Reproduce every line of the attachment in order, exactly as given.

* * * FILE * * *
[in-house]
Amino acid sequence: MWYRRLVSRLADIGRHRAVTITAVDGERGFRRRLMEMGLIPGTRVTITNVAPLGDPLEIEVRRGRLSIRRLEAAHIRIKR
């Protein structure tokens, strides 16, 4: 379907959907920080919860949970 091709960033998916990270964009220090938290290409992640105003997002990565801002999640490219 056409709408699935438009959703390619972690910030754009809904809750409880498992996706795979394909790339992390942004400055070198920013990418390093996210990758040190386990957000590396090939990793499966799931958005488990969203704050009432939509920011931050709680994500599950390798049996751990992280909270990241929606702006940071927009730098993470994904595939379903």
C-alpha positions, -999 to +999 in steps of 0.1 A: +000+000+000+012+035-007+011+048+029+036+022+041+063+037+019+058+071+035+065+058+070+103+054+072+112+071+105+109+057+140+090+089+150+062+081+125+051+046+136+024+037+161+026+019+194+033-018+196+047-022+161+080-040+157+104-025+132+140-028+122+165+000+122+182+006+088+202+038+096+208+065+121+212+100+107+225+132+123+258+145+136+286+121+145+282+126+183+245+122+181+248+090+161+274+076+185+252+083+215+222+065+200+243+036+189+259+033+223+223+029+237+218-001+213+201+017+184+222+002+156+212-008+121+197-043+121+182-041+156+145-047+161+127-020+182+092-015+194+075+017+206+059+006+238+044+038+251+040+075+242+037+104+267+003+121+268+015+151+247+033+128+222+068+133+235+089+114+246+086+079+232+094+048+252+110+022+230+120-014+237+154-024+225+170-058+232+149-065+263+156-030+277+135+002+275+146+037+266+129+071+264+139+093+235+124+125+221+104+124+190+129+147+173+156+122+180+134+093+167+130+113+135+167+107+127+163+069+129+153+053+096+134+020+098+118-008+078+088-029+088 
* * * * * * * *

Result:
[in-house]
Amino acid sequence: MWYRRLVSRLADIGRHRAVTITAVDGERGFRRRLMEMGLIPGTRVTITNVAPLGDPLEIEVRRGRLSIRRLEAAHIRIKR
């Protein structure tokens, strides 16, 4: 379907959907920080919860949970 091709960033998916990270964009220090938290290409992640105003997002990565801002999640490219 056409709408699935438009959703390619972690910030754009809904809750409880498992996706795979394909790339992390942004400055070198920013990418390093996210990758040190386990957000590396090939990793499966799931958005488990969203704050009432939509920011931050709680994500599950390798049996751990992280909270990241929606702006940071927009730098993470994904595939379903």
C-alpha positions, -999 to +999 in steps of 0.1 A: +000+000+000+012+035-007+011+048+029+036+022+041+063+037+019+058+071+035+065+058+070+103+054+072+112+071+105+109+057+140+090+089+150+062+081+125+051+046+136+024+037+161+026+019+194+033-018+196+047-022+161+080-040+157+104-025+132+140-028+122+165+000+122+182+006+088+202+038+096+208+065+121+212+100+107+225+132+123+258+145+136+286+121+145+282+126+183+245+122+181+248+090+161+274+076+185+252+083+215+222+065+200+243+036+189+259+033+223+223+029+237+218-001+213+201+017+184+222+002+156+212-008+121+197-043+121+182-041+156+145-047+161+127-020+182+092-015+194+075+017+206+059+006+238+044+038+251+040+075+242+037+104+267+003+121+268+015+151+247+033+128+222+068+133+235+089+114+246+086+079+232+094+048+252+110+022+230+120-014+237+154-024+225+170-058+232+149-065+263+156-030+277+135+002+275+146+037+266+129+071+264+139+093+235+124+125+221+104+124+190+129+147+173+156+122+180+134+093+167+130+113+135+167+107+127+163+069+129+153+053+096+134+020+098+118-008+078+088-029+088 